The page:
Sometimes articles are also used to express quantity, for example 'I need a needle and thread to sew a button onto my shirt.' Alternatively, 'I don't know why I've got a headache; I only drank a glass of wine!' That is, unless there is a contrast involved, in which case, you drop the article and use one instead, for example, 'there is only one glass of wine left in the bottle.' Or, 'I have seven nieces and one nephew.' Or, 'there were ten naked men in the sauna and only one woman.'
There are lots of rules that govern the usage of the definite article the, what I am going to try to do here, is set out examples for the correct usage of this pesky little word as clearly as possible.
The can be used to specifically refer back to something, someone or an event. For instance, 'a woman walked through the car park, looking carefully at a row of offices, the woman then crossed the road in order to enter one of the offices.'
The can be used to refer to something that we already know about, for example, 'let's take the kids to the playground' in this instance you know the children, maybe they are related to you, or you are looking after them, either way, you have a prior relationship with them. Here the playground refers to one you visit regularly.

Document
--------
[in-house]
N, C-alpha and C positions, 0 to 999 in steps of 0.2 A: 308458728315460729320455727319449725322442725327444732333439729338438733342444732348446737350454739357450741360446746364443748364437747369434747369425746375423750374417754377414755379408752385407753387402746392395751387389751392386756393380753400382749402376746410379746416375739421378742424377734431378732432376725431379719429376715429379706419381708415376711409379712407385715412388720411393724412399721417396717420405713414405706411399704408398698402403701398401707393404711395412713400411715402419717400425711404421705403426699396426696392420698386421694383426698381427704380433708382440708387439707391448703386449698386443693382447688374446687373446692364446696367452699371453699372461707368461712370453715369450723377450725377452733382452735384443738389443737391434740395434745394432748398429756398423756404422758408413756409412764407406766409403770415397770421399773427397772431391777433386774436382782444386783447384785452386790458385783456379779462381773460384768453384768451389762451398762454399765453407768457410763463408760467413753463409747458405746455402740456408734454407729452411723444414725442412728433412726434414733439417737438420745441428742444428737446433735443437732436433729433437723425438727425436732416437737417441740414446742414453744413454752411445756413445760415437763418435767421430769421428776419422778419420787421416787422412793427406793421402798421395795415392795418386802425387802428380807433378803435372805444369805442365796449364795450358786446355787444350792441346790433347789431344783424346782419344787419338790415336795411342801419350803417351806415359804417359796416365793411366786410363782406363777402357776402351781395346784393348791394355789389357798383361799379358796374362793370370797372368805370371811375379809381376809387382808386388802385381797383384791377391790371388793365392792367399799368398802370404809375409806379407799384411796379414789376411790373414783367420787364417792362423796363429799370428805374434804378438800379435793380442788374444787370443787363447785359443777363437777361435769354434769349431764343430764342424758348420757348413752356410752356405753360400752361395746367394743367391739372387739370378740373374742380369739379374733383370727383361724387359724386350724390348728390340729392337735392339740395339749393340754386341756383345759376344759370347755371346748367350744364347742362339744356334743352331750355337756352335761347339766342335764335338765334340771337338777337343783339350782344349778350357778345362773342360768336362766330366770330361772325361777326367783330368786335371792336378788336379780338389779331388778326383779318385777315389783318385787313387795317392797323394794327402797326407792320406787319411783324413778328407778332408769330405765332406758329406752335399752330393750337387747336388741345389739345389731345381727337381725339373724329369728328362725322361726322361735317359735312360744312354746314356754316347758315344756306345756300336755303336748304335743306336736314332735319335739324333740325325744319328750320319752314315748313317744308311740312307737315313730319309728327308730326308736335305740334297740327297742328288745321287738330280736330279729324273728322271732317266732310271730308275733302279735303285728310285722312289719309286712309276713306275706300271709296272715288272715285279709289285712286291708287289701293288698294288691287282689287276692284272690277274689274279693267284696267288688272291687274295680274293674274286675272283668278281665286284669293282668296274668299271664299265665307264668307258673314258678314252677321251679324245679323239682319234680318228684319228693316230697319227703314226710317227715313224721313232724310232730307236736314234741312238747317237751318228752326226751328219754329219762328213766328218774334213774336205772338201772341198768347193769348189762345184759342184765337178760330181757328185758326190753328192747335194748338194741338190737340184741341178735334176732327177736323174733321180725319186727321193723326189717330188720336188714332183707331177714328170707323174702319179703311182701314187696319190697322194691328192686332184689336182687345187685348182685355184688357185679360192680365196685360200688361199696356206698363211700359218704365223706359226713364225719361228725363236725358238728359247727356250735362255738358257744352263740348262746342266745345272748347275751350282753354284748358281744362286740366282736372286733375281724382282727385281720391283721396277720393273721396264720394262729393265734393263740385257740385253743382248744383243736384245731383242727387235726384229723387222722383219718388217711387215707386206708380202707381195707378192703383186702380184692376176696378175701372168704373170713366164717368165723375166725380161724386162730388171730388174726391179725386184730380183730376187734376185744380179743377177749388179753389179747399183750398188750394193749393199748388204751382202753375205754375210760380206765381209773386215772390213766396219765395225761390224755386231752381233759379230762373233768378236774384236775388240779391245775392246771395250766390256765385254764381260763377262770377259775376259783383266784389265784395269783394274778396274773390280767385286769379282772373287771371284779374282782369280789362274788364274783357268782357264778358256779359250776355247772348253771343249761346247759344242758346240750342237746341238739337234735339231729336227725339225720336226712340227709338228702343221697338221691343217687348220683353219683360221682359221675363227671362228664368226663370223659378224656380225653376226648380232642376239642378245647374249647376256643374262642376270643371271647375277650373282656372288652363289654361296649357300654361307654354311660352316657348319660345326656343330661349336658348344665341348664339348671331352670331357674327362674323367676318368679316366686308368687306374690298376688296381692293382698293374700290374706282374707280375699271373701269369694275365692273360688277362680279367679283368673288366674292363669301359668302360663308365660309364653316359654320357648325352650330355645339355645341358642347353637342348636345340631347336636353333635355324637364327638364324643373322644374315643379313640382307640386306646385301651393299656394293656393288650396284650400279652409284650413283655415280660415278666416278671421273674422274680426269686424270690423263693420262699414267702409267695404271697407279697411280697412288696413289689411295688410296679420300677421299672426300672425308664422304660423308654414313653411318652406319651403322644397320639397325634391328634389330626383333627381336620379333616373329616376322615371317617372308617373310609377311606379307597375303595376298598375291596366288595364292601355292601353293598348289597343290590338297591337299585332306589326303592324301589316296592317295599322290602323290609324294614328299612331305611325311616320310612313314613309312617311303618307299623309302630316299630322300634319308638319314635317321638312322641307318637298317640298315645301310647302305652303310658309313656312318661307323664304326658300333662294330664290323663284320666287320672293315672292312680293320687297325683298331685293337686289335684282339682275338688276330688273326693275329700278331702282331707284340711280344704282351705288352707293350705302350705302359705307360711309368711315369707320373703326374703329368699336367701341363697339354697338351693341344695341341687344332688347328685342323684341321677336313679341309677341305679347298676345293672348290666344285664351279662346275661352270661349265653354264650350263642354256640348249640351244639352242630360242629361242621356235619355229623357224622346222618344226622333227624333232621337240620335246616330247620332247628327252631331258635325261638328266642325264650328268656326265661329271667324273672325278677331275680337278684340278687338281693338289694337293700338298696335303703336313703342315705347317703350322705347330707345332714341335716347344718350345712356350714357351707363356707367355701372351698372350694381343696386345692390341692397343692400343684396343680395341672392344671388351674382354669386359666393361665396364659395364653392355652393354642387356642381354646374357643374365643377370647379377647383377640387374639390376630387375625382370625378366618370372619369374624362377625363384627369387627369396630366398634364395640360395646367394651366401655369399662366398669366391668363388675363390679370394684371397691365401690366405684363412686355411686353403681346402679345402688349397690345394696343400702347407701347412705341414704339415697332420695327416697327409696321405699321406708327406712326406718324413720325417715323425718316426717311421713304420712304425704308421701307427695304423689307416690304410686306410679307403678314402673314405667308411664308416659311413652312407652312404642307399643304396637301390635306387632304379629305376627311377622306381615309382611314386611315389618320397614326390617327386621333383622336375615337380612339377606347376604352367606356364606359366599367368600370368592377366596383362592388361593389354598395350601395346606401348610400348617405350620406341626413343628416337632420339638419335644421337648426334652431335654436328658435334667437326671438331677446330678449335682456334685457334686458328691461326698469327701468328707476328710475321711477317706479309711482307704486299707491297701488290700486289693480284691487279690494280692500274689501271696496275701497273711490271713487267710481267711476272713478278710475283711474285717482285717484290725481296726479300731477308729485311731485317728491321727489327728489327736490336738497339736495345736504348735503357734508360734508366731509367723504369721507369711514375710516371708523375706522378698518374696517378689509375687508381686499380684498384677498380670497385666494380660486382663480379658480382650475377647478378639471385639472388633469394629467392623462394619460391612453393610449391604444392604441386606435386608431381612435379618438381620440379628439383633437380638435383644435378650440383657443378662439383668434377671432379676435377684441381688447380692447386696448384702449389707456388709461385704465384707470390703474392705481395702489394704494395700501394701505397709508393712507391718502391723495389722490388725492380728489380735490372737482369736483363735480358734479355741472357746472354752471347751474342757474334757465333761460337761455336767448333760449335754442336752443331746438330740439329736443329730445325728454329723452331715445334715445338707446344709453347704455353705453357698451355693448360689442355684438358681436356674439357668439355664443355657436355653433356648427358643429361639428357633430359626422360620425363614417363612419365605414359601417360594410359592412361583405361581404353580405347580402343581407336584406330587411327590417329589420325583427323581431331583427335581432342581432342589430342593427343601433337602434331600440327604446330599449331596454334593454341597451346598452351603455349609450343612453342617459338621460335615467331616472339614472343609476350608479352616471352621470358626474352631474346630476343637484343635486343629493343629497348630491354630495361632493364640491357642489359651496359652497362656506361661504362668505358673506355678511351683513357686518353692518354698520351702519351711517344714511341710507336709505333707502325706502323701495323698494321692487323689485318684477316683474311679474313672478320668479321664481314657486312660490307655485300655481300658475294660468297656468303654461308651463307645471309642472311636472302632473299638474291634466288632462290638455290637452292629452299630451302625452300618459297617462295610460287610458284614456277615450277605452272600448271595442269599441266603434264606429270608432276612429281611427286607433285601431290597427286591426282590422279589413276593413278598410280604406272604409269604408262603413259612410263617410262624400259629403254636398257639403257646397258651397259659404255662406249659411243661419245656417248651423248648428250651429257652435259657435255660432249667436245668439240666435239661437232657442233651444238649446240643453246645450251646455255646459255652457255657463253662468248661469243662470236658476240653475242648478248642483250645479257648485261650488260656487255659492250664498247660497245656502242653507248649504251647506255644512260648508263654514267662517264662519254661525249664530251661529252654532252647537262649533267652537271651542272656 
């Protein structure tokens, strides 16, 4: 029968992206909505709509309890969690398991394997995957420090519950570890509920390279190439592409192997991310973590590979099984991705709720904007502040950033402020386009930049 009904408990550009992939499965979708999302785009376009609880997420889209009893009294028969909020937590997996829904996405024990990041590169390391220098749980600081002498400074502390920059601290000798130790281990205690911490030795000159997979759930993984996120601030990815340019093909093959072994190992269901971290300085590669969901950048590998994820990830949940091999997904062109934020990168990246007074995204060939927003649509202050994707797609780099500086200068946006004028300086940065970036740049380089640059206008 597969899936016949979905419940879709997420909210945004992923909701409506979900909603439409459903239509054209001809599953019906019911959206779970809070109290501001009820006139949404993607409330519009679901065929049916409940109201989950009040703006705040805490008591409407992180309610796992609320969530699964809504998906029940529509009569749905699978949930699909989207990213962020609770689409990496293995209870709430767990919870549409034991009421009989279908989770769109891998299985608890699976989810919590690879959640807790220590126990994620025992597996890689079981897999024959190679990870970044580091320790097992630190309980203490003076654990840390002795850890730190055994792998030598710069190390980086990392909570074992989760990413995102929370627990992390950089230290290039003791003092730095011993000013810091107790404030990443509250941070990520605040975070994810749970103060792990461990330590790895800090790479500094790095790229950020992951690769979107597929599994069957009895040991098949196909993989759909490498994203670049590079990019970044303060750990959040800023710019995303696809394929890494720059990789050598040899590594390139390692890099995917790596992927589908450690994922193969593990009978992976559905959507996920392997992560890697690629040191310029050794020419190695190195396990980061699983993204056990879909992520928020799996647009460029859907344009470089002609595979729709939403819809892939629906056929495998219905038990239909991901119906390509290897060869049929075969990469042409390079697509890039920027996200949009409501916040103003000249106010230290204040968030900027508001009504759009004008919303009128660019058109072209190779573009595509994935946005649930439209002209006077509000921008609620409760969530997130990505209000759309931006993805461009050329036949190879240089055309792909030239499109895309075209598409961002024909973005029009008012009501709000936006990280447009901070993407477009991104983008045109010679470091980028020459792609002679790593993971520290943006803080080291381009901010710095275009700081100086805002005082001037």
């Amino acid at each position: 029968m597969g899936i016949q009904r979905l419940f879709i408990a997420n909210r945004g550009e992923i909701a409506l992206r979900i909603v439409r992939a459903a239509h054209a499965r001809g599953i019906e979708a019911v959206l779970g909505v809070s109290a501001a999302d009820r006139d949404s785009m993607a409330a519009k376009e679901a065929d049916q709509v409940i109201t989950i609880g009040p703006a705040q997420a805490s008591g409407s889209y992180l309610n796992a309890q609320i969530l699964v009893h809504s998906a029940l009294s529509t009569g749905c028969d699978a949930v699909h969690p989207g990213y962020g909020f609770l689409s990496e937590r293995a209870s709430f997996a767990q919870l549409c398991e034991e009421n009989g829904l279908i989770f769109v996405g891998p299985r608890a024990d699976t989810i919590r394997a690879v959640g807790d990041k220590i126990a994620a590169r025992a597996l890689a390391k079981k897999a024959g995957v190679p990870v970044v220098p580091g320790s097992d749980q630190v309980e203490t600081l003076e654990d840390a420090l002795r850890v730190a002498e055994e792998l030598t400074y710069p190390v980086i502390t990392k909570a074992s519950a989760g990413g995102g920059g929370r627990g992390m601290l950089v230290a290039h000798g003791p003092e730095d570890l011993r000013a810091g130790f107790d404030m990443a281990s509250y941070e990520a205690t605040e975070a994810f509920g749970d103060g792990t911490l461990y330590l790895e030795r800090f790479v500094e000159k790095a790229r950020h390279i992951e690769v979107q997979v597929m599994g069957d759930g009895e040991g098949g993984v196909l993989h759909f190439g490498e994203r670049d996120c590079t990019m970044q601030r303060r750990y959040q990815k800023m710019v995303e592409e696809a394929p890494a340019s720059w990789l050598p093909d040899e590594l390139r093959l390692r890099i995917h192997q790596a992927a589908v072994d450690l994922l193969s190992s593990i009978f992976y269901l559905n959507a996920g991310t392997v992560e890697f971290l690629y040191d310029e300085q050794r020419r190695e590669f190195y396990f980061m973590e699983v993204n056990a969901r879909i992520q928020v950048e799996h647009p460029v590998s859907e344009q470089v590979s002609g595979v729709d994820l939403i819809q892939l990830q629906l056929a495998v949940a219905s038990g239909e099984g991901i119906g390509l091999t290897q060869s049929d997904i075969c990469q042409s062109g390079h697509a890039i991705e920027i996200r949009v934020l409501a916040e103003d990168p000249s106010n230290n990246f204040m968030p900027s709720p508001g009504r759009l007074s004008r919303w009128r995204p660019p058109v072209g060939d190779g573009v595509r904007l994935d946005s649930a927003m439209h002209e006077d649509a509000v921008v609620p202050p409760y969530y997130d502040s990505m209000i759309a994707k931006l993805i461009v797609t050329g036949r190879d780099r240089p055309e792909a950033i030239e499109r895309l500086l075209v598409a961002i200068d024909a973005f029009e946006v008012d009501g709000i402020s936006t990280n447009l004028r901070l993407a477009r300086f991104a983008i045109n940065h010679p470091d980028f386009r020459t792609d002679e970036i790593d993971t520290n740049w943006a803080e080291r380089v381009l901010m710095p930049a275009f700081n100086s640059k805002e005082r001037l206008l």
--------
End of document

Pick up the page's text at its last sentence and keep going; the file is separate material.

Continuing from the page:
We use the when we want to generalize about a whole class or species. For example, 'the wooly mammoth is now extinct.' 'The chicken egg can be cooked in a variety of different ways.' 'The elephant is hunted for its ivory tusks.'
The is also used when a generalization is followed by an adjective being used as a noun, indicating nationality, or a class of people. For instance, 'the English drink a lot of tea with milk.' Or 'the Dutch wear wooden shoes.'
We also use the definite article when talking about geographical places: names of rivers, the Thames, the Mississippi River, and the Nile. Groups of islands, the Canary Islands, the Hebrides. Seas and oceans, the North Sea, the Atlantic, the English Channel. Mountain ranges, the Tatras, the Alps,, and deserts, for example the Sahara.